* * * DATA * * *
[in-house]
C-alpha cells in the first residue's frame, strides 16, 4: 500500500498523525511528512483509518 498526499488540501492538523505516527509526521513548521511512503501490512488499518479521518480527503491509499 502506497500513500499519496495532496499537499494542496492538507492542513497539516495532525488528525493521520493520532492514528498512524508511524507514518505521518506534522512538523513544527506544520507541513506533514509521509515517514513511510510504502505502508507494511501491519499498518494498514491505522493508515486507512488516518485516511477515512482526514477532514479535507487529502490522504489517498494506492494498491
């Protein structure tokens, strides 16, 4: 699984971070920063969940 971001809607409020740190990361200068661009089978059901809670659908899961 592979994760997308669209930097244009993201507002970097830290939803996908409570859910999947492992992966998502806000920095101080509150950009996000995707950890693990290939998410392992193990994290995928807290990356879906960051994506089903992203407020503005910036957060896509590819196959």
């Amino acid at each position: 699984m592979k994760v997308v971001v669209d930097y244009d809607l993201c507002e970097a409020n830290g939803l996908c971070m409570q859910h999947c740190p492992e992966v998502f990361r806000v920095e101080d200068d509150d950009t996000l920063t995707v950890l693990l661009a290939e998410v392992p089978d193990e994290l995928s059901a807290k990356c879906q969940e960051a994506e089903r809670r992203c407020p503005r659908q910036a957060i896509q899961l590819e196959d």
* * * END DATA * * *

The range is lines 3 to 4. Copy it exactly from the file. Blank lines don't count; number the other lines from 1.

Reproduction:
């Protein structure tokens, strides 16, 4: 699984971070920063969940 971001809607409020740190990361200068661009089978059901809670659908899961 592979994760997308669209930097244009993201507002970097830290939803996908409570859910999947492992992966998502806000920095101080509150950009996000995707950890693990290939998410392992193990994290995928807290990356879906960051994506089903992203407020503005910036957060896509590819196959």
């Amino acid at each position: 699984m592979k994760v997308v971001v669209d930097y244009d809607l993201c507002e970097a409020n830290g939803l996908c971070m409570q859910h999947c740190p492992e992966v998502f990361r806000v920095e101080d200068d509150d950009t996000l920063t995707v950890l693990l661009a290939e998410v392992p089978d193990e994290l995928s059901a807290k990356c879906q969940e960051a994506e089903r809670r992203c407020p503005r659908q910036a957060i896509q899961l590819e196959d």